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Peugeot's EX1 electric concept breaks Nurburgring Nordschleife lap record


May 5, 2011

Peugeot's EX1 electric concept

Peugeot's EX1 electric concept

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French automotive manufacturer Peugeot is celebrating its 200th anniversary this year, and has promised quite a few significant announcements before the year is out. Its first electric car, the Peugeot iOn, is a rebadged Mitsubishi iMiEV, but the EX1 concept it showed last year is all its own work and looks to be a rip-snorter of a performance car to boot. Last week, the twin-electric motored 250 kW (340 bhp) EX1 set a new electric record for the Nurburgring Nordschleife circuit of 9:01.338 at an average speed of 138 km/h in adverse conditions whatsmore.

Driven by PSA-DRD tuner-technician Stéphane Caillet, the EX1 smashed the electric lap of 9:51.45 held by a Mini E by more than 50 seconds. While that's a significant achievement, it is diminished somewhat knowing that only once has an electric vehicle attempted the Nordschleife circuit and given that Mini only needed to roll up to set a new record, it probably maintained a margin of error.

Just the same, the highly-modified, lightweight Mini E was punted around the Nurburgring Nordschleife circuit by former DTM racer Thomas Jager and reached a top speed of 187 km/h (116 mph) during its run last October. Though many modifications were made to the Mini E, BMW maintains it ran a standard 204 bhp (150 kW) motor.

The EX1 uses two electric motors, one on each axle, each with a peak output of 125 kW (250 kW/340 bhp in total), and an immediately available constant maximum torque of 240 Nm at the front and rear.

It will be interesting to see how long it takes for the gap between gas and electric lap times for the circuit to narrow to insignificance. Right now, the EX1's lap time doesn't quite put it amongst esteemed company on the lap charts, but we expect the electric lap time will be broken often in the next few years.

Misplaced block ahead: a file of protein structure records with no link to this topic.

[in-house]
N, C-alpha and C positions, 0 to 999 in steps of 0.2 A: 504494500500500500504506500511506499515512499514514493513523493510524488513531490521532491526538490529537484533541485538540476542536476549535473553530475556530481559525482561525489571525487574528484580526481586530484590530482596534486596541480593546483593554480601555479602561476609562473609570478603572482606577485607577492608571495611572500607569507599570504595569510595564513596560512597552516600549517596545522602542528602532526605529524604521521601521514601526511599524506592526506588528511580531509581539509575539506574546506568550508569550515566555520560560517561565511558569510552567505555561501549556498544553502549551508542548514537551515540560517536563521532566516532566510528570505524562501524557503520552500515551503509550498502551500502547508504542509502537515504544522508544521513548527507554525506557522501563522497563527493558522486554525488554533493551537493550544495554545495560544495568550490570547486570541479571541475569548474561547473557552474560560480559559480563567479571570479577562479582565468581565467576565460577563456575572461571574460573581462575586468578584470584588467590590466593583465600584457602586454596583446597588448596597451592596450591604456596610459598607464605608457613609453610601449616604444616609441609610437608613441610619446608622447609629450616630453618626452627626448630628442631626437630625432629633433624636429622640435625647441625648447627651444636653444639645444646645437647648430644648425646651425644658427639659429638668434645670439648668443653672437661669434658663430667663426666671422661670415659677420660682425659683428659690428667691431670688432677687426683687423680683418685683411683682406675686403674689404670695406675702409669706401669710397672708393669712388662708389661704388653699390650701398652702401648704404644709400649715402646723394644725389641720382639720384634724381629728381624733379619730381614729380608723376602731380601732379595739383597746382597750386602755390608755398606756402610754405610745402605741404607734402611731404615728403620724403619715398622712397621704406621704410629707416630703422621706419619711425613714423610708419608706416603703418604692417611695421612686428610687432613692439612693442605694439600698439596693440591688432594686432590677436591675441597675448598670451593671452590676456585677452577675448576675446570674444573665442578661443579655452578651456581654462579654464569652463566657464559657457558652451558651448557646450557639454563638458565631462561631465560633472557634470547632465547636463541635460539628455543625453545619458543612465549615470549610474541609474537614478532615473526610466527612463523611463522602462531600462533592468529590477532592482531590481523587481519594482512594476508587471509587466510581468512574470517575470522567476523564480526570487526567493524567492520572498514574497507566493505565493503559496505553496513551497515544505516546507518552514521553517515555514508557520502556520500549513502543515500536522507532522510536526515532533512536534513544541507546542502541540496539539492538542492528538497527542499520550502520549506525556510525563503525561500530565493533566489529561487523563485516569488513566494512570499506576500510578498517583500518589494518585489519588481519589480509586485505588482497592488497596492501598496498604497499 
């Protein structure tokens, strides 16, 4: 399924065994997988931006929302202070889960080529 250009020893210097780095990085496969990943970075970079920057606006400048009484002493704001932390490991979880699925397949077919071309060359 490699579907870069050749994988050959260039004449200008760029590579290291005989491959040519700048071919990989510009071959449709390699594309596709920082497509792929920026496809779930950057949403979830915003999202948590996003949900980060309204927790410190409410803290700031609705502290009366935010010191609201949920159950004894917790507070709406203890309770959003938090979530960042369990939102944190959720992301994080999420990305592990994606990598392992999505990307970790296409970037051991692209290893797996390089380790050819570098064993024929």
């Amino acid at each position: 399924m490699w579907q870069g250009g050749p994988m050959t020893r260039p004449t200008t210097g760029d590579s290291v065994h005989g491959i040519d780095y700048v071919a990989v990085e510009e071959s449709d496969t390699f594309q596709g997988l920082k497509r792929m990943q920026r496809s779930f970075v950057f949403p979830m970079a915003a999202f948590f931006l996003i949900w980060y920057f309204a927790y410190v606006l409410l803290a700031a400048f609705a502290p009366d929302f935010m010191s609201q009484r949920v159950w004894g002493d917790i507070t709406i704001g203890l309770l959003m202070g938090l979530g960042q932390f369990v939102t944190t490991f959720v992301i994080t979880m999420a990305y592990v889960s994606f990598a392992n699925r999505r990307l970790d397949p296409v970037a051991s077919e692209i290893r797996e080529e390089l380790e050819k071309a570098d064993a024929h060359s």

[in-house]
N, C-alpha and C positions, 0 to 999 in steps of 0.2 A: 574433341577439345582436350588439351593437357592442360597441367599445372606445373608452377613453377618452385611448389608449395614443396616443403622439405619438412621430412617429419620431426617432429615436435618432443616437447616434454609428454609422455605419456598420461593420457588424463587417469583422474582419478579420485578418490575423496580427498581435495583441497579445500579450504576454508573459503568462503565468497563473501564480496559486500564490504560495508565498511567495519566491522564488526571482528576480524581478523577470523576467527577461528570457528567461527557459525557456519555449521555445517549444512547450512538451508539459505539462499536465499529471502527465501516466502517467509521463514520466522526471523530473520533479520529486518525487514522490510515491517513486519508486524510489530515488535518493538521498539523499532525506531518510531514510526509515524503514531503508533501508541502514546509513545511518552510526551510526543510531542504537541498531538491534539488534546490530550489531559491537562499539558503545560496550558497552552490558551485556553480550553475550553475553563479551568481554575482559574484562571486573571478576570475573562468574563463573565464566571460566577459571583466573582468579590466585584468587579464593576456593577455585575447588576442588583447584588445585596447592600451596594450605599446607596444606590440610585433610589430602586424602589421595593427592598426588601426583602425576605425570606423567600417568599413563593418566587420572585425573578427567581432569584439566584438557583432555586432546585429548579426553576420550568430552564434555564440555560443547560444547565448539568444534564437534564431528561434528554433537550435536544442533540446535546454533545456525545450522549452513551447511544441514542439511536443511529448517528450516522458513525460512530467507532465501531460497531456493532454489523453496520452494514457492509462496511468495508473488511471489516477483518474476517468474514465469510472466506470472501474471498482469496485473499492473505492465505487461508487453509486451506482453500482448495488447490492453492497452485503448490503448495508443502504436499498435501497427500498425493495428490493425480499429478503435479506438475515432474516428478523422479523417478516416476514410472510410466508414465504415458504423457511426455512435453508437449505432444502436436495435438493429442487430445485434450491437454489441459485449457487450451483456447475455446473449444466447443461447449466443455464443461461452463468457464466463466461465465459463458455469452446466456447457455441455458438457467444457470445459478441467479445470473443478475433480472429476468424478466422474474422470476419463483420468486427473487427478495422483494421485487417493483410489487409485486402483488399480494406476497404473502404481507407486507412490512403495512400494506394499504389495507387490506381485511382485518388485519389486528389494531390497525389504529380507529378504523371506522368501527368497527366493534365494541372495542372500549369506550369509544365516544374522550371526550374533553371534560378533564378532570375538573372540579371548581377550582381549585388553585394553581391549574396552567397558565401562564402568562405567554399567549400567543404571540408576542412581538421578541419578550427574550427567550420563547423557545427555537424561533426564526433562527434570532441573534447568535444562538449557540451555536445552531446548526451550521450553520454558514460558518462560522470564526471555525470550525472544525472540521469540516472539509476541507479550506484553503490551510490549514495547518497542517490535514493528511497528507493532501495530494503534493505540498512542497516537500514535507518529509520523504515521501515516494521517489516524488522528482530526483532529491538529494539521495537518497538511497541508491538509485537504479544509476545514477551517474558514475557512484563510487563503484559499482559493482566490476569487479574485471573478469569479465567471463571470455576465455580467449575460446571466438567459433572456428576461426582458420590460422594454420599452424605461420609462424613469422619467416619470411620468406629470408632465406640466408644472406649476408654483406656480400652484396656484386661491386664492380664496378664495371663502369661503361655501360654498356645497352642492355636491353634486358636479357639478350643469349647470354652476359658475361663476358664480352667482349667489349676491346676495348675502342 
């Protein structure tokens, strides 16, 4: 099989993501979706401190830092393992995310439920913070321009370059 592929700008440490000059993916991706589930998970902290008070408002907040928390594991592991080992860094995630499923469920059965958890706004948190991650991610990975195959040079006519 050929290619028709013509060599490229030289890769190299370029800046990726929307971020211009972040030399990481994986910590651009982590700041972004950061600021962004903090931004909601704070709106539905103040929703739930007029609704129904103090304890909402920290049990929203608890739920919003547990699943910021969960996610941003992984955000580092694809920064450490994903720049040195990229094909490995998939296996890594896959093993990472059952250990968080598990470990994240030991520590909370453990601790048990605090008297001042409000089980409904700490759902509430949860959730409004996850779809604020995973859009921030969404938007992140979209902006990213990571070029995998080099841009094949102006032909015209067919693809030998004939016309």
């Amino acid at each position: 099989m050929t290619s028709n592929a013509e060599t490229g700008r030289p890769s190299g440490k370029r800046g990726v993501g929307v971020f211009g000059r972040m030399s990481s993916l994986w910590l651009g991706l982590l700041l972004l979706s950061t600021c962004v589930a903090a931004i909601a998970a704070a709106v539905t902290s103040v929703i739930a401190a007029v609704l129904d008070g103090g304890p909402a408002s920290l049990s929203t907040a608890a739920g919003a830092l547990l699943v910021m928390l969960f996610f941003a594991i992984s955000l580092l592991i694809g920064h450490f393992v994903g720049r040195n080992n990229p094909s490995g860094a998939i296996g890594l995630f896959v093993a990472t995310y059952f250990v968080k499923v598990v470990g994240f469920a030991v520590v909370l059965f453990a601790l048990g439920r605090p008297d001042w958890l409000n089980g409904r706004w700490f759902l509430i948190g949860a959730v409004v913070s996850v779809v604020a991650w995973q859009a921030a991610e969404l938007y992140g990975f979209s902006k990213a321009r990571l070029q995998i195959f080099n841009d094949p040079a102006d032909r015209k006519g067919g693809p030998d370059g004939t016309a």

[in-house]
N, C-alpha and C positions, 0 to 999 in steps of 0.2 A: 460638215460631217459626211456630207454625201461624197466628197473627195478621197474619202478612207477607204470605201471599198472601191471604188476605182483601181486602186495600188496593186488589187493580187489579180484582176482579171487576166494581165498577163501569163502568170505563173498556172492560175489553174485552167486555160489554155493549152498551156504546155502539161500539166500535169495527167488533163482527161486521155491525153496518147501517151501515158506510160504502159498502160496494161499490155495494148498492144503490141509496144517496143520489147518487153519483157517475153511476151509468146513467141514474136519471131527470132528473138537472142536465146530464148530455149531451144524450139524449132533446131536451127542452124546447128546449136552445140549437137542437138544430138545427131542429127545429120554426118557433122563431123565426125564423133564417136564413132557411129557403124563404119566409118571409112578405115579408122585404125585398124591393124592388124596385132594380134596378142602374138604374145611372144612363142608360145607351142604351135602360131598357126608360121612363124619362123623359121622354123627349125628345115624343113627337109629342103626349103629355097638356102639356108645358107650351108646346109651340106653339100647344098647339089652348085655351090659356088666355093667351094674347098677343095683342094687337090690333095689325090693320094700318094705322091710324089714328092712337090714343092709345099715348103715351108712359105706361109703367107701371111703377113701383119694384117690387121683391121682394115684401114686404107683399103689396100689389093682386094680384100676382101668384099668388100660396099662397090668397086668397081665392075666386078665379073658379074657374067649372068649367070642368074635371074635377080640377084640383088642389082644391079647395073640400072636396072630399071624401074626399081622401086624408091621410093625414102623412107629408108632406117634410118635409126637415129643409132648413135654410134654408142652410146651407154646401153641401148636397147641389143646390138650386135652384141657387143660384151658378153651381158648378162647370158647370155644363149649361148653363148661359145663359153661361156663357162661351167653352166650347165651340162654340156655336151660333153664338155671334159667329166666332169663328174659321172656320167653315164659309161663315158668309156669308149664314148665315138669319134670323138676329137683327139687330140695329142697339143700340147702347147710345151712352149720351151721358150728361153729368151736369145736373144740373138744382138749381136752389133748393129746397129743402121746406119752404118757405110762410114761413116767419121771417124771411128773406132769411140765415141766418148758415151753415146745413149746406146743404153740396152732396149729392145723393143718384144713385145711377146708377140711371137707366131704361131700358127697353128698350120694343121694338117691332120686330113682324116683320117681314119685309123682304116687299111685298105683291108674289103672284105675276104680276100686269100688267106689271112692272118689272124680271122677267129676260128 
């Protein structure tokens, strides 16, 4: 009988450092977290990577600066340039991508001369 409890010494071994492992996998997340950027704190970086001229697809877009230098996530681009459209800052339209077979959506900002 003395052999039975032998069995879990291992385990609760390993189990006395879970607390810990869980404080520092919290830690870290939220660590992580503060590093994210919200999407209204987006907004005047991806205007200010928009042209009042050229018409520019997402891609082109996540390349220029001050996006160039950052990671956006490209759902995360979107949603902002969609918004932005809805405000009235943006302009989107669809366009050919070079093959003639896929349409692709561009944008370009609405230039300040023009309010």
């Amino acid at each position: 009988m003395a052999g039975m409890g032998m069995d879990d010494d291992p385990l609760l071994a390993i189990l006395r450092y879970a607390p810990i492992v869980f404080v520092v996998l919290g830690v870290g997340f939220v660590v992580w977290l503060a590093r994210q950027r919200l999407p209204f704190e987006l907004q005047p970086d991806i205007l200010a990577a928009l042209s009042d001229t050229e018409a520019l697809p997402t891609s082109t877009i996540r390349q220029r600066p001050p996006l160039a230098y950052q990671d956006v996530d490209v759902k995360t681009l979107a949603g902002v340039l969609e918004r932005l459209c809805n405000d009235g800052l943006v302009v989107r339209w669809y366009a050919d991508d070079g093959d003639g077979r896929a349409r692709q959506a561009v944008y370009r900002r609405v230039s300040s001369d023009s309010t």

Nacho Lotitto

It is as though they built an aerodynamic vehicle, then chopped it up to appeal to vulgar and illiterate tastes. The essential narrower rear track seems to be all that is left. Why were the wheel wells left open? Really, is a GRILL necessary? The boat tail is unfinished (or what, removed?). It seems likely that no regard was given to the underside of this machine, either.


They may have left some panels off to reduce mass, or for maintenance access while racing and the grill is necessary for cooling the radiator (even efficient electric motors get hot - heat is an inevitable byproduct of work).

As for aerodynamics vs. styling - beyond the front wheel arches, the laminar flow will be messed up anyway and, some would argue, that \'lean, mean and businesslike\' stripped-down style can look more exciting than a (maybe) more beautiful, sleek, fully-faired and streamlined body.

Vehicle body design tends always to be a compromise between light weight (energy-saving under acceleration) and aerodynamic fairing (reducing energy loss through drag at higher and sustained speeds).

Ben Grillet

since I am in the states we only just saw this vehicle on Top Gear toward the end of the last season. We watched Richard try out the seat mounted door and sit in car but like so many other concepts...didn\'t think I\'d ever see it actually Go. One of those vehicles that looks like its traveling fast when sitting still. Why wasn\'t he in the bowl on the carosel I wonder. Just getting a feel for the car perhaps. The American market is about 10 years behind in what manufacturers believe to be \"the American market\" meaning what will sell. An efficient diesel in a small SUV that\'s not an overpriced Jeep/Chrysler product is what I am waiting for. Maybe this belongs on Autoblog but all well.


Yes I agree it is a very silly design. Clearly the car was made solely for high speed, short distance racing. I agree it looks stupid, but most people will like it\'s appearance.

Since electric vehicles are toys and not practical living, it is understandable that a lot of energy is spent to make the car appealing to the idiots that care about electric cars.

Michael Mantion

First, I like Gizmag. But were you under a tight deadline with this story or what? It is hard to see what is what in the story. Why so much information about the Mini? You say more about it, other than the photos, which are great by the way, than the EX1. Who cares what BMW did to the Mini? And I feel the headline is misleading in a BIG way. Finally, I am surprised that an electric RACE vehicle cannot do better than this. I mean, it only had to go 12 miles.

Christopher Booher
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